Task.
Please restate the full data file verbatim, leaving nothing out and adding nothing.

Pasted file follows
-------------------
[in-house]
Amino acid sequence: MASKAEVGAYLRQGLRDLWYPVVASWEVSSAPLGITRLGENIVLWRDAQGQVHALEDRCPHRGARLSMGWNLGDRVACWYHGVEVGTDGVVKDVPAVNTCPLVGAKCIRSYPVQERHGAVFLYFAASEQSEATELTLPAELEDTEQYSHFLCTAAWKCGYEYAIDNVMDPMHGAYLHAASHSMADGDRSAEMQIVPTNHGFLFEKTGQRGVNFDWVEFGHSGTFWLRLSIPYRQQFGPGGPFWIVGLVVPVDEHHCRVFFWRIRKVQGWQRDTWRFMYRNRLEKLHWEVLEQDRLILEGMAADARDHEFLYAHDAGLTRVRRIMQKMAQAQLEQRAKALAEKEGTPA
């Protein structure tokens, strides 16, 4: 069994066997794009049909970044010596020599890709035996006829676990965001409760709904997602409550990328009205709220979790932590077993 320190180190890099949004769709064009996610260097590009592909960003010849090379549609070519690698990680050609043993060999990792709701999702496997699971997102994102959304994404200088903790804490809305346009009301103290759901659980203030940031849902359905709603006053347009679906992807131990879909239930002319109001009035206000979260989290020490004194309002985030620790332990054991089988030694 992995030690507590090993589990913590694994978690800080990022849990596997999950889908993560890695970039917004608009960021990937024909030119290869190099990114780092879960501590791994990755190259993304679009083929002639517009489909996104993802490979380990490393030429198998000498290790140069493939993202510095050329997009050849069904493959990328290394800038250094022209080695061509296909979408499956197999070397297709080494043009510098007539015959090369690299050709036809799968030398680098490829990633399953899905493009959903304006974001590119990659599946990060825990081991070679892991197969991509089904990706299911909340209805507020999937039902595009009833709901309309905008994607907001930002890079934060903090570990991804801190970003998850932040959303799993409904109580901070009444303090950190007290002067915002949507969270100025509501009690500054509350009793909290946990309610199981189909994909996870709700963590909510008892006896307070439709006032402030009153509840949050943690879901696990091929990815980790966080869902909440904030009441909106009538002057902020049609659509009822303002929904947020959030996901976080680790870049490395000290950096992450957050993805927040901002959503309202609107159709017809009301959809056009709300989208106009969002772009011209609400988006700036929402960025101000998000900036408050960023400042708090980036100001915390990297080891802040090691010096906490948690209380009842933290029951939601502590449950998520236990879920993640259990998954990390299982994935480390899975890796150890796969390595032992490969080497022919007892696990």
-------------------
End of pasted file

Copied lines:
[in-house]
Amino acid sequence: MASKAEVGAYLRQGLRDLWYPVVASWEVSSAPLGITRLGENIVLWRDAQGQVHALEDRCPHRGARLSMGWNLGDRVACWYHGVEVGTDGVVKDVPAVNTCPLVGAKCIRSYPVQERHGAVFLYFAASEQSEATELTLPAELEDTEQYSHFLCTAAWKCGYEYAIDNVMDPMHGAYLHAASHSMADGDRSAEMQIVPTNHGFLFEKTGQRGVNFDWVEFGHSGTFWLRLSIPYRQQFGPGGPFWIVGLVVPVDEHHCRVFFWRIRKVQGWQRDTWRFMYRNRLEKLHWEVLEQDRLILEGMAADARDHEFLYAHDAGLTRVRRIMQKMAQAQLEQRAKALAEKEGTPA
């Protein structure tokens, strides 16, 4: 069994066997794009049909970044010596020599890709035996006829676990965001409760709904997602409550990328009205709220979790932590077993 320190180190890099949004769709064009996610260097590009592909960003010849090379549609070519690698990680050609043993060999990792709701999702496997699971997102994102959304994404200088903790804490809305346009009301103290759901659980203030940031849902359905709603006053347009679906992807131990879909239930002319109001009035206000979260989290020490004194309002985030620790332990054991089988030694 992995030690507590090993589990913590694994978690800080990022849990596997999950889908993560890695970039917004608009960021990937024909030119290869190099990114780092879960501590791994990755190259993304679009083929002639517009489909996104993802490979380990490393030429198998000498290790140069493939993202510095050329997009050849069904493959990328290394800038250094022209080695061509296909979408499956197999070397297709080494043009510098007539015959090369690299050709036809799968030398680098490829990633399953899905493009959903304006974001590119990659599946990060825990081991070679892991197969991509089904990706299911909340209805507020999937039902595009009833709901309309905008994607907001930002890079934060903090570990991804801190970003998850932040959303799993409904109580901070009444303090950190007290002067915002949507969270100025509501009690500054509350009793909290946990309610199981189909994909996870709700963590909510008892006896307070439709006032402030009153509840949050943690879901696990091929990815980790966080869902909440904030009441909106009538002057902020049609659509009822303002929904947020959030996901976080680790870049490395000290950096992450957050993805927040901002959503309202609107159709017809009301959809056009709300989208106009969002772009011209609400988006700036929402960025101000998000900036408050960023400042708090980036100001915390990297080891802040090691010096906490948690209380009842933290029951939601502590449950998520236990879920993640259990998954990390299982994935480390899975890796150890796969390595032992490969080497022919007892696990």